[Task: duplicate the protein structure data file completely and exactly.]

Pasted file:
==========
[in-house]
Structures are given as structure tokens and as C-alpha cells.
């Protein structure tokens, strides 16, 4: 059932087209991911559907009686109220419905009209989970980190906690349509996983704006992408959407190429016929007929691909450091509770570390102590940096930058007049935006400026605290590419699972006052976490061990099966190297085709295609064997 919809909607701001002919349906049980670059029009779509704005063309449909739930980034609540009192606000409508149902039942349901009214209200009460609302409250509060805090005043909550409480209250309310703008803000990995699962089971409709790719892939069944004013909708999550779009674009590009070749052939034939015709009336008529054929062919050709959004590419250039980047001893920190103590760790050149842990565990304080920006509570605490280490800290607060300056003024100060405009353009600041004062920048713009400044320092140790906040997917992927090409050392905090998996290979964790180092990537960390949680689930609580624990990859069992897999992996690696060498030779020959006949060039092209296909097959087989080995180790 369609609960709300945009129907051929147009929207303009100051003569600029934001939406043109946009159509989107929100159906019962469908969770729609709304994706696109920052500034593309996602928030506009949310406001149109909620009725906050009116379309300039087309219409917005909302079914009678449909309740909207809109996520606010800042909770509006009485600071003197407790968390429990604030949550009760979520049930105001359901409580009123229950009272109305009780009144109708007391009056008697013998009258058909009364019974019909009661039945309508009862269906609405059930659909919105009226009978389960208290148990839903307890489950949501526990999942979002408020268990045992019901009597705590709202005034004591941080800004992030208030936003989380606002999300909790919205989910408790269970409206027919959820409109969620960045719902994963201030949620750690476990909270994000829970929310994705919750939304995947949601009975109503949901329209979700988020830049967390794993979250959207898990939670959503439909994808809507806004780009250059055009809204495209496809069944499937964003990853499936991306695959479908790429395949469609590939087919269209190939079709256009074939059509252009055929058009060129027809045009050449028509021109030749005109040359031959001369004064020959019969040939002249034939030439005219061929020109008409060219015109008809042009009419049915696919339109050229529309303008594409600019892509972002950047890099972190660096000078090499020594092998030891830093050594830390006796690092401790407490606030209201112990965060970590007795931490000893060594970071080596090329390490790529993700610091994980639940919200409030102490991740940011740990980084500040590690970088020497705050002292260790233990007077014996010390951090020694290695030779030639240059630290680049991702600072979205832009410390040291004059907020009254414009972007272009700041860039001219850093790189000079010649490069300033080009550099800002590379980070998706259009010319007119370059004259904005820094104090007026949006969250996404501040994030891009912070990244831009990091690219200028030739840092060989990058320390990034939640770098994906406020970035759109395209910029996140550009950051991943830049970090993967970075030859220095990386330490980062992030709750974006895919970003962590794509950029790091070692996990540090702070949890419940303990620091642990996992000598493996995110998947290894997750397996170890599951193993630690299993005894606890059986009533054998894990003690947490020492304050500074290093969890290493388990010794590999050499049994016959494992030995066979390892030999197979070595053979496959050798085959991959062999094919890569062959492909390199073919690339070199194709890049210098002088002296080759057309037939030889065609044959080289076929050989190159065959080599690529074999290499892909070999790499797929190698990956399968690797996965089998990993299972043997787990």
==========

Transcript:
[in-house]
Structures are given as structure tokens and as C-alpha cells.
């Protein structure tokens, strides 16, 4: 059932087209991911559907009686109220419905009209989970980190906690349509996983704006992408959407190429016929007929691909450091509770570390102590940096930058007049935006400026605290590419699972006052976490061990099966190297085709295609064997 919809909607701001002919349906049980670059029009779509704005063309449909739930980034609540009192606000409508149902039942349901009214209200009460609302409250509060805090005043909550409480209250309310703008803000990995699962089971409709790719892939069944004013909708999550779009674009590009070749052939034939015709009336008529054929062919050709959004590419250039980047001893920190103590760790050149842990565990304080920006509570605490280490800290607060300056003024100060405009353009600041004062920048713009400044320092140790906040997917992927090409050392905090998996290979964790180092990537960390949680689930609580624990990859069992897999992996690696060498030779020959006949060039092209296909097959087989080995180790 369609609960709300945009129907051929147009929207303009100051003569600029934001939406043109946009159509989107929100159906019962469908969770729609709304994706696109920052500034593309996602928030506009949310406001149109909620009725906050009116379309300039087309219409917005909302079914009678449909309740909207809109996520606010800042909770509006009485600071003197407790968390429990604030949550009760979520049930105001359901409580009123229950009272109305009780009144109708007391009056008697013998009258058909009364019974019909009661039945309508009862269906609405059930659909919105009226009978389960208290148990839903307890489950949501526990999942979002408020268990045992019901009597705590709202005034004591941080800004992030208030936003989380606002999300909790919205989910408790269970409206027919959820409109969620960045719902994963201030949620750690476990909270994000829970929310994705919750939304995947949601009975109503949901329209979700988020830049967390794993979250959207898990939670959503439909994808809507806004780009250059055009809204495209496809069944499937964003990853499936991306695959479908790429395949469609590939087919269209190939079709256009074939059509252009055929058009060129027809045009050449028509021109030749005109040359031959001369004064020959019969040939002249034939030439005219061929020109008409060219015109008809042009009419049915696919339109050229529309303008594409600019892509972002950047890099972190660096000078090499020594092998030891830093050594830390006796690092401790407490606030209201112990965060970590007795931490000893060594970071080596090329390490790529993700610091994980639940919200409030102490991740940011740990980084500040590690970088020497705050002292260790233990007077014996010390951090020694290695030779030639240059630290680049991702600072979205832009410390040291004059907020009254414009972007272009700041860039001219850093790189000079010649490069300033080009550099800002590379980070998706259009010319007119370059004259904005820094104090007026949006969250996404501040994030891009912070990244831009990091690219200028030739840092060989990058320390990034939640770098994906406020970035759109395209910029996140550009950051991943830049970090993967970075030859220095990386330490980062992030709750974006895919970003962590794509950029790091070692996990540090702070949890419940303990620091642990996992000598493996995110998947290894997750397996170890599951193993630690299993005894606890059986009533054998894990003690947490020492304050500074290093969890290493388990010794590999050499049994016959494992030995066979390892030999197979070595053979496959050798085959991959062999094919890569062959492909390199073919690339070199194709890049210098002088002296080759057309037939030889065609044959080289076929050989190159065959080599690529074999290499892909070999790499797929190698990956399968690797996965089998990993299972043997787990």